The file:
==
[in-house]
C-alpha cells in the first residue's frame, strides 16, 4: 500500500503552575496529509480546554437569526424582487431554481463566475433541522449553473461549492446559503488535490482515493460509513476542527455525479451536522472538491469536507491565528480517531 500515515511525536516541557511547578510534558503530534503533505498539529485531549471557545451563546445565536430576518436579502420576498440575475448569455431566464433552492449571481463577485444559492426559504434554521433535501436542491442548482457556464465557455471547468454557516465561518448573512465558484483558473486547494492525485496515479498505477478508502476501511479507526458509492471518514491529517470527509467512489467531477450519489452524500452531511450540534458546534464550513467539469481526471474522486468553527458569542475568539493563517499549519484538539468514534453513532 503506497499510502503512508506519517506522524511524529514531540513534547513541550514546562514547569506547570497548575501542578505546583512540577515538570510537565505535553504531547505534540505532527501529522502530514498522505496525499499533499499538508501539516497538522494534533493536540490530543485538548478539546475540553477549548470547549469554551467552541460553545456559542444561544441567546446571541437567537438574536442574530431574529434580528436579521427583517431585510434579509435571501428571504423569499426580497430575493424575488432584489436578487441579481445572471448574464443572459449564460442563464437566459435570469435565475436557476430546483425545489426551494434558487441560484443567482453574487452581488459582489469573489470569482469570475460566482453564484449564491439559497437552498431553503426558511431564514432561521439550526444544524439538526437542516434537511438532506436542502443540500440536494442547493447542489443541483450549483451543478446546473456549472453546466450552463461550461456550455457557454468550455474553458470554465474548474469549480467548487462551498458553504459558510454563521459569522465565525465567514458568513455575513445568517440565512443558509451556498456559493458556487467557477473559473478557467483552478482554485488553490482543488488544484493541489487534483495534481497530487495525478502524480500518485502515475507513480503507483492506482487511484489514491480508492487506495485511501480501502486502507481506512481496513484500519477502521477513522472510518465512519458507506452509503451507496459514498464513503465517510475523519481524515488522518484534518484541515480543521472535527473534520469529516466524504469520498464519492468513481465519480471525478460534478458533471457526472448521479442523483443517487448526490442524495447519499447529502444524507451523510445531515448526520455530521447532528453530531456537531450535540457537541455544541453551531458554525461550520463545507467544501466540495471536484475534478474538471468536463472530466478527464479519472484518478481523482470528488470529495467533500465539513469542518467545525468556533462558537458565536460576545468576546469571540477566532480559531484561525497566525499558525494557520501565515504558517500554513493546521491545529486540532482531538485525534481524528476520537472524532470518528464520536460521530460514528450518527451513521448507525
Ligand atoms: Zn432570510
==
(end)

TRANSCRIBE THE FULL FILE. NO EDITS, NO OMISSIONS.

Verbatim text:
[in-house]
C-alpha cells in the first residue's frame, strides 16, 4: 500500500503552575496529509480546554437569526424582487431554481463566475433541522449553473461549492446559503488535490482515493460509513476542527455525479451536522472538491469536507491565528480517531 500515515511525536516541557511547578510534558503530534503533505498539529485531549471557545451563546445565536430576518436579502420576498440575475448569455431566464433552492449571481463577485444559492426559504434554521433535501436542491442548482457556464465557455471547468454557516465561518448573512465558484483558473486547494492525485496515479498505477478508502476501511479507526458509492471518514491529517470527509467512489467531477450519489452524500452531511450540534458546534464550513467539469481526471474522486468553527458569542475568539493563517499549519484538539468514534453513532 503506497499510502503512508506519517506522524511524529514531540513534547513541550514546562514547569506547570497548575501542578505546583512540577515538570510537565505535553504531547505534540505532527501529522502530514498522505496525499499533499499538508501539516497538522494534533493536540490530543485538548478539546475540553477549548470547549469554551467552541460553545456559542444561544441567546446571541437567537438574536442574530431574529434580528436579521427583517431585510434579509435571501428571504423569499426580497430575493424575488432584489436578487441579481445572471448574464443572459449564460442563464437566459435570469435565475436557476430546483425545489426551494434558487441560484443567482453574487452581488459582489469573489470569482469570475460566482453564484449564491439559497437552498431553503426558511431564514432561521439550526444544524439538526437542516434537511438532506436542502443540500440536494442547493447542489443541483450549483451543478446546473456549472453546466450552463461550461456550455457557454468550455474553458470554465474548474469549480467548487462551498458553504459558510454563521459569522465565525465567514458568513455575513445568517440565512443558509451556498456559493458556487467557477473559473478557467483552478482554485488553490482543488488544484493541489487534483495534481497530487495525478502524480500518485502515475507513480503507483492506482487511484489514491480508492487506495485511501480501502486502507481506512481496513484500519477502521477513522472510518465512519458507506452509503451507496459514498464513503465517510475523519481524515488522518484534518484541515480543521472535527473534520469529516466524504469520498464519492468513481465519480471525478460534478458533471457526472448521479442523483443517487448526490442524495447519499447529502444524507451523510445531515448526520455530521447532528453530531456537531450535540457537541455544541453551531458554525461550520463545507467544501466540495471536484475534478474538471468536463472530466478527464479519472484518478481523482470528488470529495467533500465539513469542518467545525468556533462558537458565536460576545468576546469571540477566532480559531484561525497566525499558525494557520501565515504558517500554513493546521491545529486540532482531538485525534481524528476520537472524532470518528464520536460521530460514528450518527451513521448507525
Ligand atoms: Zn432570510